Inspiration for ideas will come. Eventually. If you have the time, it can be great to let your subconscious do the work for you and alert you when something useful is available. The lightbulb over your head may or may not light up when you are ready to take notes and ensure the idea isn’t lost. This I find to be the biggest hindrance to waiting for ideas. Besides, you don’t have time to wait. You need an idea and you need it now. Time is wasting!
4. Always Have Ideas.
What if you always had ideas ready? Whenever you need an idea, you can automatically just pluck one out of the air, or pick it up off the ground, and you have a fully functioning, usable solution. Grab a few, try them out and you have everything taken care of.
I’m not talking about keeping a log of ideas that you can sort through to solve any problem. What I actually mean is being able to generate ideas regularly – so many ideas, that it would feel as if you could have an idea at any time, for any reason.
It would be like having a garden of ideas. An orchard with fruit ready for the picking – year-round!
The way to do this is to cultivate and feed your imagination, almost constantly. Always thinking. Always problem solving and always being inspired.
When you are sitting down to watch TV at night, skip the soap operas, sitcoms, reality TV and frivolous junk that seems to just pad out the space in-between ads or commercials and instead opt for viewing that promotes thinking. Avoid anything that is predictable or cosy. As soon as you see a seen that makes you think “I knew they were going to do that” skip the channel and be more decisive in what you watch. DVDs and Netflix give you more control.
If TV or films aren’t your thing, be just as attentive to what you read, or the plays you go to see. If you want to live a life that generates ideas, make sure you are always being inspired. Playing music, listening to music and going to concerts provoke more brain activity than passively consuming media.
Getting ideas is no secret when you are getting lots of ideas by living a life that cultivates and grows ideas.
How do you like to regularly generate ideas? Email me or comment below.
Really, I don’t.
My office walls are white and off-white (closer to grey) with a feature wall in orange. Yes, bright, bold orange. But orange isn’t my favourite colour.
I also have a mug on my desk – the one I usually use for my regular caffeine dosage. It is also orange (Pantone 1505 to be precise). As are my clock, scissors, several pencils and my guitar amp (made, appropriately enough, by Orange).
Rather embarrassingly, I have even done work for a few clients whose logo and visual identity were already predominantly orange.
But I still maintain that my favourite colour is not orange, because I don’t believe in favourite colours.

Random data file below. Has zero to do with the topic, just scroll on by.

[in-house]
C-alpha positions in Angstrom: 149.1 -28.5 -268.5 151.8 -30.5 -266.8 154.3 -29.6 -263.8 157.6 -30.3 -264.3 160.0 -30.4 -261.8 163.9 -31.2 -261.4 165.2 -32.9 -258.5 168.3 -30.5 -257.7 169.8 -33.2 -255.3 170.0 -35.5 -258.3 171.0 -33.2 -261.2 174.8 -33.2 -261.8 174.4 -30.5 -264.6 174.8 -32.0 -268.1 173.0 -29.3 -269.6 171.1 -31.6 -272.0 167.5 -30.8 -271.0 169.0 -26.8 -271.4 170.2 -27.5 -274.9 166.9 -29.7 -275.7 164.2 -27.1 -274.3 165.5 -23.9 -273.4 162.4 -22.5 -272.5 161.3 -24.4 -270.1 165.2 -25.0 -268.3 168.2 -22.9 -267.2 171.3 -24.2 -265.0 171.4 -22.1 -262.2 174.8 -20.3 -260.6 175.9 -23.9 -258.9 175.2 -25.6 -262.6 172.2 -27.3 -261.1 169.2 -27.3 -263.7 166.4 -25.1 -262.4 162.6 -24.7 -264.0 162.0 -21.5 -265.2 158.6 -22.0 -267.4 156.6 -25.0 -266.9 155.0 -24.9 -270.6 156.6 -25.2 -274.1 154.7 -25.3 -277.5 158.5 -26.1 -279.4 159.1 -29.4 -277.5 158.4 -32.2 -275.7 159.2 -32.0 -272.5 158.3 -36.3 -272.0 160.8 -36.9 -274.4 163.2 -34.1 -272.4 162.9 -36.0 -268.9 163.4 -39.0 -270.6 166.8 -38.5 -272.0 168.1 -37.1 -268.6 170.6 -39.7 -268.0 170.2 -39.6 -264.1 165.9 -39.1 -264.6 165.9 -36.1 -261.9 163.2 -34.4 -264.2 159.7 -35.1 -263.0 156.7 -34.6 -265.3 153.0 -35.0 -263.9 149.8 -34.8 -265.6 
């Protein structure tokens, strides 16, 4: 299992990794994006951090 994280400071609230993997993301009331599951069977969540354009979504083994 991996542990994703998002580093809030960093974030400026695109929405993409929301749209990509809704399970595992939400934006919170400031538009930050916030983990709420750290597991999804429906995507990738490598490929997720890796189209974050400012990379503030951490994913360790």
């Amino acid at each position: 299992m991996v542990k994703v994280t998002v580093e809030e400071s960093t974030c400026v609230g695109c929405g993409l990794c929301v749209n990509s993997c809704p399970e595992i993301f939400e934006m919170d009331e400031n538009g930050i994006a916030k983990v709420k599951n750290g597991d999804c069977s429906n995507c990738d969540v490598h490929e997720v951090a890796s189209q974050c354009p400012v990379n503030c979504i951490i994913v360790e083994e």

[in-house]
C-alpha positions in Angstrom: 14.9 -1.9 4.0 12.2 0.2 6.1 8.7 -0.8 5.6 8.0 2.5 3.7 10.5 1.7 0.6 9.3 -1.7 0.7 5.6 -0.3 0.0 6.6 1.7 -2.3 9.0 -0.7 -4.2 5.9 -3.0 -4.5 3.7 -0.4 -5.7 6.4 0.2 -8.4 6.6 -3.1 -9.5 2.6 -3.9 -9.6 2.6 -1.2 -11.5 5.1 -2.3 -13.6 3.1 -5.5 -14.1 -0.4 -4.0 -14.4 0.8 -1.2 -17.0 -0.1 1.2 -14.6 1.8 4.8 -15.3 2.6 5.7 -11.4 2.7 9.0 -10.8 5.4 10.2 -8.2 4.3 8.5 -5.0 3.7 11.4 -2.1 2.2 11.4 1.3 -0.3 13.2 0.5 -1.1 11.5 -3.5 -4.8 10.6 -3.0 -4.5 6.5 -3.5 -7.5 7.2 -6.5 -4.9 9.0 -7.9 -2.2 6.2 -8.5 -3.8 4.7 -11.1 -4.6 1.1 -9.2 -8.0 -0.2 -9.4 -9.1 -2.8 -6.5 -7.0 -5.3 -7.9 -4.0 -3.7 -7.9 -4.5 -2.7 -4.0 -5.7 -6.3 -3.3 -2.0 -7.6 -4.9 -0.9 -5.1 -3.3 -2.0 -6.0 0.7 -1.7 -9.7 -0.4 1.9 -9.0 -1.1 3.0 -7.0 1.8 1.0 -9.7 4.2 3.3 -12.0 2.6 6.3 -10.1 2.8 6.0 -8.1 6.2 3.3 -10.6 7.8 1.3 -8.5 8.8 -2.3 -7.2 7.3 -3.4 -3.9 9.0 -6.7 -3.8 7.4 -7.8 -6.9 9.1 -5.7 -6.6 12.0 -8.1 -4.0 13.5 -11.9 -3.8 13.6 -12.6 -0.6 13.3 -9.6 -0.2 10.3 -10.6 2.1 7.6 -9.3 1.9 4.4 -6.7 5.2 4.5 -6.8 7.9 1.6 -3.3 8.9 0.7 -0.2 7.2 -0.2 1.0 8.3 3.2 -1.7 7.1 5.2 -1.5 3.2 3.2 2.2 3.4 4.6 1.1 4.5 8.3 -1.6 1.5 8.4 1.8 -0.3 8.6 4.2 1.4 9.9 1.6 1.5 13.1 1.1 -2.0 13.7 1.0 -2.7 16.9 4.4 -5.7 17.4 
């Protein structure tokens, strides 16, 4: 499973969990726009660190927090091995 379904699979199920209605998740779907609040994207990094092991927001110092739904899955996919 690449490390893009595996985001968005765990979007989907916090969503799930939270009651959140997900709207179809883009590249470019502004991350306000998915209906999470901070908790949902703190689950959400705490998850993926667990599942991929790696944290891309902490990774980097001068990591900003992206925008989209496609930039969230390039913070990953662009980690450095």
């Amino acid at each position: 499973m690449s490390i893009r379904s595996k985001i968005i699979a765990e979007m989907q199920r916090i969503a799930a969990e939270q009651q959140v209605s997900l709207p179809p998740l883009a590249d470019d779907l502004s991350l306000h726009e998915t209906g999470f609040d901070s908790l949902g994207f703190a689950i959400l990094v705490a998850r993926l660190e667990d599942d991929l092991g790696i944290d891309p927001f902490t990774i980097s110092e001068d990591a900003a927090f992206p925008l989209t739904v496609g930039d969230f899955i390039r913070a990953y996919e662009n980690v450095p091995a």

Oh Come On, Everyone Has a Favourite Colour
As a designer, it is important to remain objective. Colours evoke emotions that convey a lasting impression and it would be a huge error on my behalf to let my own bias get in the way of good design. Being aware of the fact that I may lean towards orange means that I can safely avoid orange in logo design, brochures and websites.
Orange has its place and certain things can be orange. But not everything.
I wouldn’t drive an orange car. An orange computer monitor would be too distracting. Orange glasses frames wouldn’t look good on me. Eating off orange plates would also be far too disconcerting. English Springer Spaniels, beef burgers, Abbot Ale and Marmite can stay exactly as they are.
The Right Type
Having favourites creates a bias that clouds judgement. An orange logo isn’t for everyone and would certainly give the wrong impression if it were used for certain businesses (imagine a funeral home with bright, fruit-coloured signage).
In the same way, fonts create an immediate impression and have to be chosen carefully. I know that I have a handful of well performing typefaces that can become easy choices for just about anything, but it only takes time and careful consideration to get past those few greatest hits to find a face that possesses the exact style that’s needed.
Looking beyond the obvious, the easy and the first idea that pops in your head is the basis of creating something eye catching, original and fitting.
So tell me – am I the only one who doesn’t believe in favourite colours?
Cornerstone Engineering (Saskatchewan, Canada) provides upstream oil and gas project management services to land owners wishing to drill a well and/or use hydraulic fracturing. They provide everything required, from licensing, contracting services, land preparation, drawing up of blueprints to completing the project.
To provide these services, Cornerstone would need to portray itself as experts in a volatile climate, capable of risk management and complex project management, acting in a position of very high responsibility and capable of returning a high reward for their clients. They would have to appear to have a knowledge of technical, legal and other industry-related liabilities.
In designing the logo, I aimed to make it appear to be professional, clean, solid, trustworthy and related to other industries of similar levels of responsibility. It had to fit in to the Saskatchewan Oil Industry yet stand out apart from the competition so as to be unique and identifiable.
After a few rounds of revisions, I presented Cornerstone with a set of logos in different formats and sizes to make it easy to use.